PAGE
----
Updated recommendations from the U.S. Preventive Services Task Force (USPSTF) will lead to 86% more of the U.S. population meeting eligibility requirements for lung cancer screening (LCS).
The revised recommendations drop the eligibility age for low-dose CT-based screening to age 50 and lowers smoking history from 30 to 20 pack years; however, they still call for stopping annual screening in people who have not smoked for 15 years or have limited life expectancy because of comorbidities that also would restrict the ability to undergo lung surgery.
“This recommendation replaces the 2013 USPSTF recommendation on screening for lung cancer,” explained Alex H. Krist, MD, MPH, of Virginia Commonwealth University in Richmond, and co-authors in JAMA, although the 2021 version still carries a “B” grade (“moderate certainty” of a net benefit). “The USPSTF found adequate evidence that annual screening for lung cancer with LDCT in a defined population of high-risk persons can prevent a substantial number of lung cancer–related deaths.”
The recommendations are based on an evidence report that includes data from the Dutch NELSON trial and updates to the study that started it all, the 2012 National Lung Screening Trial (NLST). The recommendations are also based on a microsimulation modeling study in which LCS was compared with no screening for harms and benefits.
Besides changes to eligibility criteria, other advice from the task force in the recommendations includes:
- “A pack-year is a way of calculating how much a person has smoked in their lifetime. One pack-year is the equivalent of smoking an average of 20 cigarettes — 1 pack — per day for a year.”
- After a discussion with a healthcare provider, if an individual opts in to LCS, they should be referred to for LCS with low-dose CT, “ideally to a center with experience and expertise in lung cancer screening.”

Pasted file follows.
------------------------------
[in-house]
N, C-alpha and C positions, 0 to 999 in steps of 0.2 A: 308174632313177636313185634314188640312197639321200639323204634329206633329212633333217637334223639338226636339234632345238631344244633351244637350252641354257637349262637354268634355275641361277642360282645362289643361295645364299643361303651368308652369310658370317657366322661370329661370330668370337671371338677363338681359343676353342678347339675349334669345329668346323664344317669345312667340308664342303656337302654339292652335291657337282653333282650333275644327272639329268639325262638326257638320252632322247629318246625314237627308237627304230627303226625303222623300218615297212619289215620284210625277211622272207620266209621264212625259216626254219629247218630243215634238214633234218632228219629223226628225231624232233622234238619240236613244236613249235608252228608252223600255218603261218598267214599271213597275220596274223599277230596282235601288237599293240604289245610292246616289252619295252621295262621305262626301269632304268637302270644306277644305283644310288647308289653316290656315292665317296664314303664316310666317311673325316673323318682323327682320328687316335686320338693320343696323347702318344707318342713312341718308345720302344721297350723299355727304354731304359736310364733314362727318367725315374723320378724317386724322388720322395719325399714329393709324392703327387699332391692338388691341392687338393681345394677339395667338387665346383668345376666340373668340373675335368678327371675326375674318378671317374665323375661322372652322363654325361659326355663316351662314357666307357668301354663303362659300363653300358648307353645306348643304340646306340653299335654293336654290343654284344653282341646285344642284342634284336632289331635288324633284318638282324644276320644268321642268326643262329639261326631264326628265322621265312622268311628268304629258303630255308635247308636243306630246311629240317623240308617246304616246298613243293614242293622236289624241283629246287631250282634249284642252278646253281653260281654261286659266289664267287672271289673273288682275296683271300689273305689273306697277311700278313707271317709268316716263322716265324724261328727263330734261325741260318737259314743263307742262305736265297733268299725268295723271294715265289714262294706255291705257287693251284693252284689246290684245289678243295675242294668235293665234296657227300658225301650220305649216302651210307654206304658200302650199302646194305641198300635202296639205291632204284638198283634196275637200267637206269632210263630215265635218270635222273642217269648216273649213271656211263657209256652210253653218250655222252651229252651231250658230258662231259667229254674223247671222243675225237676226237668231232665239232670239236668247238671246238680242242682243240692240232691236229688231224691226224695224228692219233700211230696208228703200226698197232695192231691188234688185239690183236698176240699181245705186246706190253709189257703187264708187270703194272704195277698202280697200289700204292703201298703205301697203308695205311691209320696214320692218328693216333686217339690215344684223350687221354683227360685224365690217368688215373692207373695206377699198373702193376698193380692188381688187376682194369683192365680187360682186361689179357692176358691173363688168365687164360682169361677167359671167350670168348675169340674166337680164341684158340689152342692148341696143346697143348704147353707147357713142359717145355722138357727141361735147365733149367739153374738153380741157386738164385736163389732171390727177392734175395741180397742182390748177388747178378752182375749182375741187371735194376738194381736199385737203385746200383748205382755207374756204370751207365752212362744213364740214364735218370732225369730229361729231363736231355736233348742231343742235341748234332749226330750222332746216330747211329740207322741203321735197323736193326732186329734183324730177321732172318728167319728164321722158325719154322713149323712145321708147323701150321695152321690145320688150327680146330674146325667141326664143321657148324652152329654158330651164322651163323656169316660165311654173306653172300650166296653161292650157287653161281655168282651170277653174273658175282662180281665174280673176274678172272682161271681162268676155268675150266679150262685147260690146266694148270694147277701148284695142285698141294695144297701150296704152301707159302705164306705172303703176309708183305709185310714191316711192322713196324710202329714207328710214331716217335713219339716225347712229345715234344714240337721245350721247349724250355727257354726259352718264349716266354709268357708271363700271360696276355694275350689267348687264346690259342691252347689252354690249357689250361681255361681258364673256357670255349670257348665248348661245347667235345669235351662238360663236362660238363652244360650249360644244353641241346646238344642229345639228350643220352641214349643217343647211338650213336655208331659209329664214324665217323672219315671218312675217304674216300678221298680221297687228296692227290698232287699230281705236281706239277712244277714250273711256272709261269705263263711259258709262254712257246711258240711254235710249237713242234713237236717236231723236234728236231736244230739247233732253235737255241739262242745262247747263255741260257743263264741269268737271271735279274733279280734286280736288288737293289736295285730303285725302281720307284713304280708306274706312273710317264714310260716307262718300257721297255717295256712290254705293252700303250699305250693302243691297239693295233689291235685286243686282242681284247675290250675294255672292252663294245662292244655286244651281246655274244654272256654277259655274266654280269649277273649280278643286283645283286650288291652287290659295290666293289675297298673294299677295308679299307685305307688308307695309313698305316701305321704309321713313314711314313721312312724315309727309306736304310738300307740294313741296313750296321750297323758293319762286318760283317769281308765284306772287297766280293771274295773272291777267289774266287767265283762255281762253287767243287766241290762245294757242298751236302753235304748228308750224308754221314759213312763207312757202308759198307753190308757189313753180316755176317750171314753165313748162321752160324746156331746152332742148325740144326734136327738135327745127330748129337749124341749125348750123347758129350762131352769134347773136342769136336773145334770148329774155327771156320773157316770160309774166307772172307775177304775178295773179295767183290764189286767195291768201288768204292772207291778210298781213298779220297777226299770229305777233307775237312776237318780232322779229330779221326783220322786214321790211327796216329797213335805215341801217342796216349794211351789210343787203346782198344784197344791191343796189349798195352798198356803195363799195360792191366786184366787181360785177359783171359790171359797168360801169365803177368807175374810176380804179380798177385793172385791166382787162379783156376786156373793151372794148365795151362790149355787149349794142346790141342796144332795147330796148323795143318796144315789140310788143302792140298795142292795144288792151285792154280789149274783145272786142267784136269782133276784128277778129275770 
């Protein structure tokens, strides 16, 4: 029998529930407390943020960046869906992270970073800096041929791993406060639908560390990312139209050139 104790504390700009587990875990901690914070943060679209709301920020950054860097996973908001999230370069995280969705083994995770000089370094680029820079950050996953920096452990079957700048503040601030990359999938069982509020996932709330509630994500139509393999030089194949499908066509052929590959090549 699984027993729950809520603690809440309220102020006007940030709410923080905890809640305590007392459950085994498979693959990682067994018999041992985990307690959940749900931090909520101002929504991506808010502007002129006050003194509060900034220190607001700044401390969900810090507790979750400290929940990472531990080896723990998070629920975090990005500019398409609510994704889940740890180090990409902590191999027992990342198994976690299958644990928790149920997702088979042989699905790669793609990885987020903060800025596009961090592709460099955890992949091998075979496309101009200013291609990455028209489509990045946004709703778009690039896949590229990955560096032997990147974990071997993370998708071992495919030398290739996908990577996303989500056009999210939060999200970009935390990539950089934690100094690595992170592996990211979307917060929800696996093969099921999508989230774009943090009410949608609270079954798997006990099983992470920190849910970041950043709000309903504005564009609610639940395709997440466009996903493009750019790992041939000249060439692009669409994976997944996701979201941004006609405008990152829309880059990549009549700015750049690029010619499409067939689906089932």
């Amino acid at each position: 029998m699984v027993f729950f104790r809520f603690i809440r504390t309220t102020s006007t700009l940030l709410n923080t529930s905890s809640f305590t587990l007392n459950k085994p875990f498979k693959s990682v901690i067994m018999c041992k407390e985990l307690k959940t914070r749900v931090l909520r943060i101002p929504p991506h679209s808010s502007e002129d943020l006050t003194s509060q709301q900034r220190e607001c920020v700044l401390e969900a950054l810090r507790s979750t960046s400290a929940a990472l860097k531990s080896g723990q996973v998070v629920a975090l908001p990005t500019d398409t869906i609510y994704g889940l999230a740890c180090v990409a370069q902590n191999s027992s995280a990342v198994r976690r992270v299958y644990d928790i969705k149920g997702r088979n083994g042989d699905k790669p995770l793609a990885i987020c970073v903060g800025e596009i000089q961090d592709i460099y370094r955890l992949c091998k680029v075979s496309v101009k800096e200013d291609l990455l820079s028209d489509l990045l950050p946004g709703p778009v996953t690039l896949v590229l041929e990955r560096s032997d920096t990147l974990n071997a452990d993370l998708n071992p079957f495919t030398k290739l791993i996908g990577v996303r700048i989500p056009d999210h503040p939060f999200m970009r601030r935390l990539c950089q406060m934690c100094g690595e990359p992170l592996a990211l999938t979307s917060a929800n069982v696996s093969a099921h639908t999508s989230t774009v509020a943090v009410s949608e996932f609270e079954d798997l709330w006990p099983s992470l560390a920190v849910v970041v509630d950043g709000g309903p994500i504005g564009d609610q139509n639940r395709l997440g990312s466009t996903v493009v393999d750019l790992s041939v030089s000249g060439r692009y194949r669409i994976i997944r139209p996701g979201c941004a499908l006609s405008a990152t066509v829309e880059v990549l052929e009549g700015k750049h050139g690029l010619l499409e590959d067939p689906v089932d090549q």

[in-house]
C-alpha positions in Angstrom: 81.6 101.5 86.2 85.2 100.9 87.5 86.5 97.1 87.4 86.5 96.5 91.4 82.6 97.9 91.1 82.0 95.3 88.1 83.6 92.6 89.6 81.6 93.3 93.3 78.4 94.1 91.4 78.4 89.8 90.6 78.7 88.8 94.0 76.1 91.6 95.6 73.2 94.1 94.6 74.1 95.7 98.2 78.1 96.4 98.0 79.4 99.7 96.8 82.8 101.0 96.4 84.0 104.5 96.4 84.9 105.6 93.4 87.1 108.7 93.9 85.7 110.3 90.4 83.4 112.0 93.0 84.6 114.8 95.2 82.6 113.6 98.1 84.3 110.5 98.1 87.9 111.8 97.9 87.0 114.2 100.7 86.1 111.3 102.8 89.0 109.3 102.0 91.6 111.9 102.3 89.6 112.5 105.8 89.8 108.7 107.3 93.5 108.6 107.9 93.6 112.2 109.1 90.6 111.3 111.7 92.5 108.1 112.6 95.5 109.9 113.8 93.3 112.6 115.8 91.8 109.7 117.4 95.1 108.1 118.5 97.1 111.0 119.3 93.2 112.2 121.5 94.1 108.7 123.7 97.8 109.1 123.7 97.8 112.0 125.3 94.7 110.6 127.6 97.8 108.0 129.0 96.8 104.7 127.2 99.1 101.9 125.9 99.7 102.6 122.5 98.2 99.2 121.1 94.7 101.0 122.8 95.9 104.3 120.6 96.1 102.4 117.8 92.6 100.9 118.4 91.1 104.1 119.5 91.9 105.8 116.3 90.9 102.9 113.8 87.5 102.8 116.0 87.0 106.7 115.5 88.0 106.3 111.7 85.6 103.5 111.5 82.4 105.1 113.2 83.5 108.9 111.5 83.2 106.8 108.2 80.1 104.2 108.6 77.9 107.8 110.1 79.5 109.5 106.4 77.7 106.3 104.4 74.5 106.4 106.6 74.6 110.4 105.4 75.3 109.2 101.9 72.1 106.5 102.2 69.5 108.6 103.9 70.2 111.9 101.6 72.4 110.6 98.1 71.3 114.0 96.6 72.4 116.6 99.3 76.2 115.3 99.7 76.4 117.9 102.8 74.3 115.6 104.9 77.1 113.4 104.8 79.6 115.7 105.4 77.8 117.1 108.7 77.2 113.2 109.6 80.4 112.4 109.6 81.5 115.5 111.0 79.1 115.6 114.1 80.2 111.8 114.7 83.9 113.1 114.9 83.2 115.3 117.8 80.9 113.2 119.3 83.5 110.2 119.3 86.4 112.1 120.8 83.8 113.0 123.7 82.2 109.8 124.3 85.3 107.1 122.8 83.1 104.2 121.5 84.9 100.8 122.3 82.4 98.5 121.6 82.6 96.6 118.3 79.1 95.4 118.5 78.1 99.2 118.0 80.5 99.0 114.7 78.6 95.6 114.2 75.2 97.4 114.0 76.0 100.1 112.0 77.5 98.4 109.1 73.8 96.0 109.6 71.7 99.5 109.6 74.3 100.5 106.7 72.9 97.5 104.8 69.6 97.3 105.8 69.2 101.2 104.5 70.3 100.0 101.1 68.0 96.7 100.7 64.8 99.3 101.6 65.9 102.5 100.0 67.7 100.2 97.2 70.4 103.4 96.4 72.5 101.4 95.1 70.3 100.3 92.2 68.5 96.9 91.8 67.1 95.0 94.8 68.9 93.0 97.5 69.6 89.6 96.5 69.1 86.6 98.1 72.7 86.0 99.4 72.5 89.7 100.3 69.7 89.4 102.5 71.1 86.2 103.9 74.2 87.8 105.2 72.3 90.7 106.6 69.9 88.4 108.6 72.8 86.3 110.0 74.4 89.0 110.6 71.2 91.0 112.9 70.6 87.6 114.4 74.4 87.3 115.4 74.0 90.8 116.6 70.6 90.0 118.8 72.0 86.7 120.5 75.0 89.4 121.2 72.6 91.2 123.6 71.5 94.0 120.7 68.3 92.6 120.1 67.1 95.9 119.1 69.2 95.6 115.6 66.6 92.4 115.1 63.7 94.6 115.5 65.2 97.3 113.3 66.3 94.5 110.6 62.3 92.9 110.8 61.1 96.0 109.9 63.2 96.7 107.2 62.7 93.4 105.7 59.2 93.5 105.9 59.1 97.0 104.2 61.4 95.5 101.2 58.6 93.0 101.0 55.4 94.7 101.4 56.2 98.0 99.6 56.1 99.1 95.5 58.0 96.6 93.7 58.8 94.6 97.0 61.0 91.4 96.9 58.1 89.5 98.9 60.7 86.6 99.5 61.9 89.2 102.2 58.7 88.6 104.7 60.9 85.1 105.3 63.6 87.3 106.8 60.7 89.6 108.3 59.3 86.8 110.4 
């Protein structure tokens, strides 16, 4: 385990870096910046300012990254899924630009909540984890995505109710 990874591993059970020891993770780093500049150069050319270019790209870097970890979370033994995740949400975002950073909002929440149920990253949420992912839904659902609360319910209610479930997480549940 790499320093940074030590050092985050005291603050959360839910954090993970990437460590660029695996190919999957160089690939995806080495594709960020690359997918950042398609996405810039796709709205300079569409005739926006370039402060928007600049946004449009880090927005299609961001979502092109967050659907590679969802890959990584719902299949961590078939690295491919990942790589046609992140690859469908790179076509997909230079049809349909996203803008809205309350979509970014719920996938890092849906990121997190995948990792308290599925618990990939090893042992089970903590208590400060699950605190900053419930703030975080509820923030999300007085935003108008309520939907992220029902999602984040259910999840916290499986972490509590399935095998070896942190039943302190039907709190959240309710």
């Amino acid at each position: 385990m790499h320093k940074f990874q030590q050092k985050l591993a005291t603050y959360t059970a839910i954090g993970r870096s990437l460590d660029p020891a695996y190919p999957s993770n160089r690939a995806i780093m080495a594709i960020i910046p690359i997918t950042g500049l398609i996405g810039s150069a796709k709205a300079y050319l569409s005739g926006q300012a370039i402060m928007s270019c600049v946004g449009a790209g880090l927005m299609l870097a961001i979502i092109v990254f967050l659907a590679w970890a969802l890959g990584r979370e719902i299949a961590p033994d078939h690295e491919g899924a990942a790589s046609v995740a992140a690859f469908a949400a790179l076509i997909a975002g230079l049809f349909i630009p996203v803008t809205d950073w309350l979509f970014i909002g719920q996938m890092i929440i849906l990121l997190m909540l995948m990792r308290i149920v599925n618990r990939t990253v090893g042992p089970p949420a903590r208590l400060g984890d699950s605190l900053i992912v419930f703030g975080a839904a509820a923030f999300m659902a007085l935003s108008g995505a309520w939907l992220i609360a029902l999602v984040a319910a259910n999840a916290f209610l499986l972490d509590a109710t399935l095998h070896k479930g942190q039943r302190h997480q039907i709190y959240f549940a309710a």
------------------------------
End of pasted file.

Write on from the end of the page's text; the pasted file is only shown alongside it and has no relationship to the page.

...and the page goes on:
- If the person is a current smoker, smoking cessation interventions should be offered, based on the 2021 USPSTF guidance on behavioral and pharmacotherapy interventions for quitting.
With regard to potential LCS harms, these include “false-positive [FP] results leading to unnecessary tests and invasive procedures, incidental findings, short-term increases in distress due to indeterminate results, overdiagnosis, and radiation exposure,” Krist and co-authors acknowledged. However, they maintained that there was “adequate evidence that the harms of screening for lung cancer with LDCT are moderate in magnitude.”
Several accompanying opinion articles augmented the pros and cons of the updated recommendations.
“This update is timely because many more studies regarding LCS have been published,” noted Christopher G. Slatore, MD, MS, of the VA Portland Health Care System in Oregon, and co-authors in a JAMA Oncology editorial.
Unfortunately, uptake and the infrastructure to provide LCS have not necessarily kept up with the science: “With this update…the population eligible for LCS will increase from an estimated 14.1% to 22.6%. Increasing the number eligible without increasing the means to do so will very likely perpetuate the problem of limited implementation,” they cautioned.
Future research should take on the task of pinpointing “effective strategies to reach and engage the target population and ensure implementation of each core element for high-quality LCS,” Slatore’s group advised.
In a JAMA editorial, Ethan Basch, MD, of the Lineberger Comprehensive Cancer Center at the University of North Carolina at Chapel Hill, and co-authors added to concerns about LCS’ reach by pointing out that neither NLST nor NELSON enrolled never-smokers, while minorities were underrepresented in NLST, and NELSON skipped a subgroup analysis of at-risk women.
Minorities and women “develop lung cancer at an earlier age and with lower smoking histories than the predominantly White and male populations enrolled in the original [NLST]… [t]he incidence of lung cancer in the U.S. is highest among Black individuals, and the highest mortality rate of all racial groups occurs in Black male individuals,” explained Yolonda L. Colson, MD, PhD, of Massachusetts General Hospital in Boston, and co-authors in a JAMA Surgery editorial.
Other barriers to undergoing LCS include lack of insurance or inadequate insurance, and geographical hardships, which are especially problematic because the updated recommendations drop the “screening-eligible age to 50 years… [w]hile expanded eligibility criteria are an important step toward equity… complex implementation issues [need] to be addressed,” Basch’s group noted, adding that the American Thoracic Society has taken a first step with strategies to broaden LCS’ purview.
Beyond these hurdles, Basch’s group emphasized that “the future of screening strategies lies in individualized risk assessment including genetic risk. The 2021 USPSTF recommendation statement represents a leap forward in evidence and offers promise to prevent more cancer deaths and address screening disparities. But the greatest work lies ahead to ensure this promise is actualized.”